March 13, 2007 | By Elizabeth Kautzmann
What's the point in purchasing an expensive laser cutting machine if you are going to waste money-making opportunities by unloading parts manually? Good nesting software, proper maintenance, and the latest unloading technology can help to make automated laser cutting and unloading a reality.
Fabricators are increasingly using compressed air in laser cutting, instead of relying on laser assist gases such as oxygen and nitrogen. Recent findings reveal that shop air can be used on more material types and thicknesses, including parts on which the edge quality is visible.
A real breakthrough in high-speed laser cutting occurred in 2005. Two additional parallel kinematic drive axes were placed near the point where the laser exits the head, creating a laser cutting machine with one dynamic and light cutting torch capable of independent movement along two axes but working in precise synchronicity with the machine's more sweeping movement of the laser head. This new approach opened up new frontiers and much higher limits in processing speed.
February 13, 2007
An expanding metal fabrication shop invests in lasers to help it produce precision parts and manage tight lead times.
High-speed laser cutting is a recent result of increased laser power and high acceleration motion technology, which have improved cutting speeds. Tilt beam 2D-3D systems allow laser cutting of small 3D parts, bevel cutting on 2D sheet metal and 3D parts, 3D trimming of small deep drawn parts, and processing of holes and cut-outs in hydroformed parts.
January 9, 2007 | By Frank J. Arteaga
Both laser and waterjet cutting systems produce precision parts, and in many applications, either is appropriate. This article, which discusses the benefits and limitations of both technologies, can help you decide which is best-suited for your operation. In some cases, utilizing both can increase manufacturing flexibility and your business capabilities.
December 12, 2006 | By Jason Hillenbrand
CO2 lasers are available in wattages that can cut plate more than 1 in. thick. The wattage, however, isn't the only factor that affects total speed and power. The assist gas chosen and the mode of the laser also influence final results.
Laser machine users know it, but often ignore it. Laser manufacturers swear by it, but often don't push it. It's maintenance, and it should be the watchword of anyone who owns and operates a laser.
September 12, 2006 | By Dan Davis
Watson Engineering didn't have to add any laser operators during its most recent expansion effort. The reason was technology advancements associated with material handling and modern laser cutting devices.
Two standard laser assist gases are oxygen and nitrogen. However, a third gas — shop air — has become a viable alternative.
March 7, 2006 | By David Bell
As explained in Part I of this two-part series, many factors can affect laser processing efficiency. This article explains basic laser beam delivery requirements; discusses laser gases and supply methods; and lists common problems caused by using incorrect pressure, flow, and laser speed.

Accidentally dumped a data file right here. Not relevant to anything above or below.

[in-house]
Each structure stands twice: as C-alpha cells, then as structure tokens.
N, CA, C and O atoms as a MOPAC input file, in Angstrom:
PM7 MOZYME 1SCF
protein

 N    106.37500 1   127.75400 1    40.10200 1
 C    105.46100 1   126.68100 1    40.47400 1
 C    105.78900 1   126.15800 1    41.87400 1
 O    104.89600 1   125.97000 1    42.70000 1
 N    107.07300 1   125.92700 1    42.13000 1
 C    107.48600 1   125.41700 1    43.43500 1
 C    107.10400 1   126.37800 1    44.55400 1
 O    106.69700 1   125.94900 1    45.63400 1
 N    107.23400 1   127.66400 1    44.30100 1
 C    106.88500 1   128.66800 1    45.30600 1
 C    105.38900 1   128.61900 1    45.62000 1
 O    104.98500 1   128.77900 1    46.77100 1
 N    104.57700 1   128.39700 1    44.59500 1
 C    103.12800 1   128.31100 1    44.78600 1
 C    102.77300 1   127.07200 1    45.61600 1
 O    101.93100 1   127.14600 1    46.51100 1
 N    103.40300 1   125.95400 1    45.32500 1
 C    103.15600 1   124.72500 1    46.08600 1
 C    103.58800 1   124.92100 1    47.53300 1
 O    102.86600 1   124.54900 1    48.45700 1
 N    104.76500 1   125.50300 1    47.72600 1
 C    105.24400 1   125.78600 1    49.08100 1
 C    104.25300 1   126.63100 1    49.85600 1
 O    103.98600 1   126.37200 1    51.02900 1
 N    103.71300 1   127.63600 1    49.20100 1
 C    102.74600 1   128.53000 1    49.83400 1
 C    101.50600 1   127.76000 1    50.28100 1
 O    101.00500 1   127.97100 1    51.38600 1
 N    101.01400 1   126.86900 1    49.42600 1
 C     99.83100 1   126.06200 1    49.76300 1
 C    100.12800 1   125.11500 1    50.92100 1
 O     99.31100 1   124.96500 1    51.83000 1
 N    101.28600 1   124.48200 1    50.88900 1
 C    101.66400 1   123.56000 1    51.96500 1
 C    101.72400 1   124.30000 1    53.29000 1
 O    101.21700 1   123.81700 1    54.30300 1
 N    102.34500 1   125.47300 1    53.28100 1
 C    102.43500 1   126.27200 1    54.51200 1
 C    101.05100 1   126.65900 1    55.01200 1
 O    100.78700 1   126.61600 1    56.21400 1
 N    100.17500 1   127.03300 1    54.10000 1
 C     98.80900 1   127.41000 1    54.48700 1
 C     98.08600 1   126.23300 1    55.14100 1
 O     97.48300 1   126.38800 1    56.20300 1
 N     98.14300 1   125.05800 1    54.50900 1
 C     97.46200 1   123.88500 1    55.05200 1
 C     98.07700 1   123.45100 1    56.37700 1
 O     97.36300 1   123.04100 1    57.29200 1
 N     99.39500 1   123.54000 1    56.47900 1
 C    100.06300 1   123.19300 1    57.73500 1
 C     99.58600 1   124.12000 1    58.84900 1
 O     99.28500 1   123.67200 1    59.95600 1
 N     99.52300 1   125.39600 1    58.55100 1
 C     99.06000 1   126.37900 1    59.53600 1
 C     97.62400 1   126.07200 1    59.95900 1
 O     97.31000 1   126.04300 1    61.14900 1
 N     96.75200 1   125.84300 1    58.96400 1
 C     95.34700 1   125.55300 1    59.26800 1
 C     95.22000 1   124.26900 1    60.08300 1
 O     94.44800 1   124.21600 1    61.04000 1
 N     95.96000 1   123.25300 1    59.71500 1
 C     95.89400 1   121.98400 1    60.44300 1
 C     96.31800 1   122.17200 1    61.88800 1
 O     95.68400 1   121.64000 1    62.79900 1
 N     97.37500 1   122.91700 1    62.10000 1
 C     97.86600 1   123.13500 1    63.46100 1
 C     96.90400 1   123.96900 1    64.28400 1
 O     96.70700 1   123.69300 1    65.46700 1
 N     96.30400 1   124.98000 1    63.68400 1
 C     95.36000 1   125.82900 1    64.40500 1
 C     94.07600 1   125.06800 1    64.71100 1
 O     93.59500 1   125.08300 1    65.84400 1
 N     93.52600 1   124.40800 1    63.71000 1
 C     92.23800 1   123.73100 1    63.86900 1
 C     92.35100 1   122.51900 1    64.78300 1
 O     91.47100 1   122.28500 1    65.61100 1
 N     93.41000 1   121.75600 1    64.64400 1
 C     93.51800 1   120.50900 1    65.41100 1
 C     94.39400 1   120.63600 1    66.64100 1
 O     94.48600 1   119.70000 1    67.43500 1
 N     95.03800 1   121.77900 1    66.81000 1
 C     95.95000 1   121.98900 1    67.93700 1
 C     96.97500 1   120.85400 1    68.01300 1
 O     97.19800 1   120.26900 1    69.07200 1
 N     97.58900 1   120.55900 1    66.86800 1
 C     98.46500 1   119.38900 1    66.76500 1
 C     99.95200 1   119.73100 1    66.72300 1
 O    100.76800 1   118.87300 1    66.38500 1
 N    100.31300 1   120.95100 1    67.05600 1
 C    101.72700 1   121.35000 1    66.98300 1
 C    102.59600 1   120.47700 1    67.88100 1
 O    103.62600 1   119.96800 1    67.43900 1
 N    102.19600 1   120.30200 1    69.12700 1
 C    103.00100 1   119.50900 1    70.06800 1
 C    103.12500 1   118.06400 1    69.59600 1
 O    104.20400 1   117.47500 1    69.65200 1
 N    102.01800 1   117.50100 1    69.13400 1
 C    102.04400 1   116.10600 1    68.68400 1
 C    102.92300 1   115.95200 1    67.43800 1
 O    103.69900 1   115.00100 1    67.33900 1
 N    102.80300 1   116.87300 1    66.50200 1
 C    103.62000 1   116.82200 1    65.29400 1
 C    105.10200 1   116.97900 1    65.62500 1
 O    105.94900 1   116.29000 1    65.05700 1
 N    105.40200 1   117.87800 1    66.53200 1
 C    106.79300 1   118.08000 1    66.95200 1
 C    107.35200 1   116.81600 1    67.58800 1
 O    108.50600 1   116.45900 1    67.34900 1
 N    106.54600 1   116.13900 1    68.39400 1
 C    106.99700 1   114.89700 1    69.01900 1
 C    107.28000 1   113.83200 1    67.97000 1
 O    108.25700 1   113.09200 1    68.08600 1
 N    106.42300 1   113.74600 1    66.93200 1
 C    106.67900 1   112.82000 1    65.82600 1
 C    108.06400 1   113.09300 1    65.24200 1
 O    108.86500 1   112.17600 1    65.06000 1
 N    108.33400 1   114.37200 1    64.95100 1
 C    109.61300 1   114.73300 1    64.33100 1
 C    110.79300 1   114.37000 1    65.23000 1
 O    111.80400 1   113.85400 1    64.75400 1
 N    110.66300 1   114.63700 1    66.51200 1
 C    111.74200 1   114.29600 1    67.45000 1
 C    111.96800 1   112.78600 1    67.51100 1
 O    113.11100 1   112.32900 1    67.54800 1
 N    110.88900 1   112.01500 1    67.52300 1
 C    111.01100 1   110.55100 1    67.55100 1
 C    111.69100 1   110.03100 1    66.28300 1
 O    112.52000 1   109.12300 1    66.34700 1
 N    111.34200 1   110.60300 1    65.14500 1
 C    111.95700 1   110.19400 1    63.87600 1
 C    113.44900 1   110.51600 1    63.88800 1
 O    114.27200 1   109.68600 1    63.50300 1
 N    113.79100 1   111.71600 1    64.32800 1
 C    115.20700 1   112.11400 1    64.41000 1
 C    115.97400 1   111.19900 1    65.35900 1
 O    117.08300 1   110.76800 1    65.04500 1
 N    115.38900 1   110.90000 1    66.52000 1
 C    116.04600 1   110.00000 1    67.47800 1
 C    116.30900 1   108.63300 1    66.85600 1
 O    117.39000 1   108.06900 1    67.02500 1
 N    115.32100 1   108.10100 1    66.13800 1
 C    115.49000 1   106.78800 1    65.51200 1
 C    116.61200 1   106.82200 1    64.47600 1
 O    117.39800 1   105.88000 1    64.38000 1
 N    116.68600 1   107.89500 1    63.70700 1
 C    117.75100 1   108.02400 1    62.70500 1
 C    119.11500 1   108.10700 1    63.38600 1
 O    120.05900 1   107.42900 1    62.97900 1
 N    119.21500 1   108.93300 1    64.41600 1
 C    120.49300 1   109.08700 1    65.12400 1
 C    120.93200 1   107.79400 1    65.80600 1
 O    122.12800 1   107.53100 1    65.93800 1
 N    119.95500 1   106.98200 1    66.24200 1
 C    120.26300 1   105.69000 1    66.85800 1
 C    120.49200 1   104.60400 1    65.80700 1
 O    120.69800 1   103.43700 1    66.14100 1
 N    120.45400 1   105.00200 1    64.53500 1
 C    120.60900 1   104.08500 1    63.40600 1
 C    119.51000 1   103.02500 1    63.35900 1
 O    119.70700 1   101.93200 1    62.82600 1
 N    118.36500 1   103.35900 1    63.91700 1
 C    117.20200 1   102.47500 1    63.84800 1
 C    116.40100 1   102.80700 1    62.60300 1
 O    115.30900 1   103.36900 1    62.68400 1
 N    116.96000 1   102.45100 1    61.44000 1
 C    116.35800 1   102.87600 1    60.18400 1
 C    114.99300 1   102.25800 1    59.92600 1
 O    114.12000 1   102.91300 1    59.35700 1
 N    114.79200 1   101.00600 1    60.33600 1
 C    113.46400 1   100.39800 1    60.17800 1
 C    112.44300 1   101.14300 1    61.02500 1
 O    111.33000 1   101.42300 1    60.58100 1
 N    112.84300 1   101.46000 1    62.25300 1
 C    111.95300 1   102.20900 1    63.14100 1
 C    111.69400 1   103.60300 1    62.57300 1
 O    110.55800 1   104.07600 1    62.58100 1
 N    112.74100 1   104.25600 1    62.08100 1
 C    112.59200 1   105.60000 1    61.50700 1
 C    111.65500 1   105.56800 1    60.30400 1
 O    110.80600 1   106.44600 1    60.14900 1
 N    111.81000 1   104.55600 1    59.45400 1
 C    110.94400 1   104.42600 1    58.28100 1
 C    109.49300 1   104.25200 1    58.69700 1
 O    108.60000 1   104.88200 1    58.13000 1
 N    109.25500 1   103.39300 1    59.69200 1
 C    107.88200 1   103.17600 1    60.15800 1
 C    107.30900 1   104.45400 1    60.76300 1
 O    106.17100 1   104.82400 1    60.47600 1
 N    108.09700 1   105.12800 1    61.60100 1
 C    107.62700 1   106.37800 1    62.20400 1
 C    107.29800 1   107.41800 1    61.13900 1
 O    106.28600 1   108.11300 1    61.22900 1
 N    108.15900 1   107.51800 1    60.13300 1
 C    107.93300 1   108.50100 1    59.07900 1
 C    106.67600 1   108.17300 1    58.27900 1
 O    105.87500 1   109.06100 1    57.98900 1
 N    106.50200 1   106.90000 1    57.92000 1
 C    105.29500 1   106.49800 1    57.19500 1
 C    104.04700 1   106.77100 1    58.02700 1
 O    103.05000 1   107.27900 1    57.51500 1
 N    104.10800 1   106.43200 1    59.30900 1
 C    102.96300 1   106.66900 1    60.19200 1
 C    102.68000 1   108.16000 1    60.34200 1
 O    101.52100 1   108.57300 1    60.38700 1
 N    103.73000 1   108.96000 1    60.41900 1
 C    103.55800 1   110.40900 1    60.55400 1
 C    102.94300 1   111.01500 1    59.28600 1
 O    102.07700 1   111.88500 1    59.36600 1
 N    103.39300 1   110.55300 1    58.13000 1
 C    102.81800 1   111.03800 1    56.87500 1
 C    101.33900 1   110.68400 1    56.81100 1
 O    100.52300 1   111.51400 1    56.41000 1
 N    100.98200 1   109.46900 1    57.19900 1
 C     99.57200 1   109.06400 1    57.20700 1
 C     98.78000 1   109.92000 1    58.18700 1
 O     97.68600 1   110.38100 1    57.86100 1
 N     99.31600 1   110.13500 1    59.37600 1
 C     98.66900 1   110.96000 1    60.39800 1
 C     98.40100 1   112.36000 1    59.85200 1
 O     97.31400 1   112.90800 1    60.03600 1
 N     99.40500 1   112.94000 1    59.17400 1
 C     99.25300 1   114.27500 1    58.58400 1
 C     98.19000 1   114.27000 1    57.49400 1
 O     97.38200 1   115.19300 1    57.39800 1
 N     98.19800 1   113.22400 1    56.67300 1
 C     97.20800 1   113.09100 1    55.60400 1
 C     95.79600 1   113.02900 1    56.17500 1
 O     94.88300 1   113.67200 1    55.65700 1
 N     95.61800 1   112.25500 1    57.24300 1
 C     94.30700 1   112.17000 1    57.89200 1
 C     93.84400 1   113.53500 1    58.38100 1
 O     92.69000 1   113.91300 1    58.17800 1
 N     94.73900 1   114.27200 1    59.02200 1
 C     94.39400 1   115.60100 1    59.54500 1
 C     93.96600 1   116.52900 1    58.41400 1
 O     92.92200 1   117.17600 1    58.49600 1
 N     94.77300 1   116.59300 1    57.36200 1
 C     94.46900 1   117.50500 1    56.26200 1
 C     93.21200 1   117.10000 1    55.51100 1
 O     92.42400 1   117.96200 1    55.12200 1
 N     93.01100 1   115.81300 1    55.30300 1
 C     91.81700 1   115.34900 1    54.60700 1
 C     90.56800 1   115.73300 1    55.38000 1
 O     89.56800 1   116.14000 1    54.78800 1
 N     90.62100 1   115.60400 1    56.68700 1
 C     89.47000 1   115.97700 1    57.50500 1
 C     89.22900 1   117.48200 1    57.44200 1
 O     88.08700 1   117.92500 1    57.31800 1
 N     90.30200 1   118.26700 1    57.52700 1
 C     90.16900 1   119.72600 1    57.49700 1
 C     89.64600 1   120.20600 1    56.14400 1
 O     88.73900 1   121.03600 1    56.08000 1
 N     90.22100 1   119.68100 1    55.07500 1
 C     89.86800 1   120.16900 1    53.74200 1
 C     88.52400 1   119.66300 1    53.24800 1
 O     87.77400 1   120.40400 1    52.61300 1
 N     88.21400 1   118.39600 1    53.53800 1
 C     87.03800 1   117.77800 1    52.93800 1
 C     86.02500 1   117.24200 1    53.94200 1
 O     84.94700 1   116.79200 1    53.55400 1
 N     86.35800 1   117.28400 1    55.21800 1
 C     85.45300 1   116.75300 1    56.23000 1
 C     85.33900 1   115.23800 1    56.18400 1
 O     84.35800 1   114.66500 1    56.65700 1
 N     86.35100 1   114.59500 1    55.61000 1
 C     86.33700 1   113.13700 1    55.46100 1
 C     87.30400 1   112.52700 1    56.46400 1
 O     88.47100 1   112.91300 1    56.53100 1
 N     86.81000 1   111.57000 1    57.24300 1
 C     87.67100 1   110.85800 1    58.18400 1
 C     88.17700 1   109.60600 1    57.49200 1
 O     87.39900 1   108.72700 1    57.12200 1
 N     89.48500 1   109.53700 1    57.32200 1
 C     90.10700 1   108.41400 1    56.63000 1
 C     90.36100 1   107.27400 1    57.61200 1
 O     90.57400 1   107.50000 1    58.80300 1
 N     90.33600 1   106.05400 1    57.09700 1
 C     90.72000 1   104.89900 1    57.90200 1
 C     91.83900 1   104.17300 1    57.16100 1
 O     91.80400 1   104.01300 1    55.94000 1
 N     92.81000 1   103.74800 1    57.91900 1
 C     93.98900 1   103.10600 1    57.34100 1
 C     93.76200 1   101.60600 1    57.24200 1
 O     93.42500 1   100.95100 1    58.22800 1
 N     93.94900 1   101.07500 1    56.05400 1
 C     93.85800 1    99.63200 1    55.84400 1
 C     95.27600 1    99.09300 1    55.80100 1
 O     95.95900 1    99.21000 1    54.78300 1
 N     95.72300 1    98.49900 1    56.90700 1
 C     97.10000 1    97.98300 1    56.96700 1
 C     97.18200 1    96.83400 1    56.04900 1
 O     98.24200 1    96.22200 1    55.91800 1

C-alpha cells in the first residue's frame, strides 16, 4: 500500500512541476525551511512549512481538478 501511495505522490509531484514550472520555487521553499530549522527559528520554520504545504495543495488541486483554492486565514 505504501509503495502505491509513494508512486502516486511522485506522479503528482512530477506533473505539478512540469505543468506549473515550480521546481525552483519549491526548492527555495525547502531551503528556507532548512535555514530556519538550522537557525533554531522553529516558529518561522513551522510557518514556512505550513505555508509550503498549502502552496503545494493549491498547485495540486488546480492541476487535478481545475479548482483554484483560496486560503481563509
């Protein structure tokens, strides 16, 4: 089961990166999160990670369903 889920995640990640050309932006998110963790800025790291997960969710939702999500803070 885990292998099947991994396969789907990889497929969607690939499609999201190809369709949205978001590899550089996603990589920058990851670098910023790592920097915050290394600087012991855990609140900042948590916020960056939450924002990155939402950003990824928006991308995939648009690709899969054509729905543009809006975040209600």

February 7, 2006 | By Eric Lundin
H. Meeuwsen B.V., a fabricator in Yerseke, Netherlands, found that purchasing a laser that could handle parts up to 12 m long greatly enhanced its capabilities. It augmented this purchase with a tandem press brake. One side of the brake has an 8-m capacity; the other has a 4-m capacity. This gives the company the ability to bend 12-m parts, if necessary, or to run the two brakes simultaneously for smaller items. Subsequent growth in customer demand led the company to consider purchasing a second laser. A careful analysis revealed that the company could do just fine with a smaller laser, so it purchased a laser with a 3-m capacity.
January 10, 2006 | By David Bell
Many factors can affect laser processing efficiency. This article, Part I of a two-part series, stresses laser system maintenance and discusses factors that can affect beam quality and efficiency—namely, impurities introduced by laser gases and gas supply systems and how to prevent them. It also has a supply system requirements list. Part II discusses beam delivery to the workpiece and the gases used to process the material.
December 13, 2005 | By Thorsten Frauenpreiss
Laser beam sources with higher output powers and improved beam qualities have expanded the range of laser applications. Most system's lasers have power higher than 2 kW. Higher power does not always increase the speed, however. Increasing the power during thermal cutting value may cause increased heat-affected zones on the material and place higher demands on the motion system, thus limiting the cutting speed. A new patented cutting machine, the diffusion-cooled CO2 slab laser, may offer improved beam quality and smaller focus diameters under conditions comparable to conventional fast-axial-flow CO2 laser with 4-kW output power.
November 8, 2005 | By Stephanie Vaughan
Jeff Adams may have taken the nontraditional route in manufacturing by starting out in the laser equipment vendor community, but he has since moved to the job shop side of the industry, using his laser knowledge and expertise to help grow his 12-year-old laser job shop in Libertyville, Ill.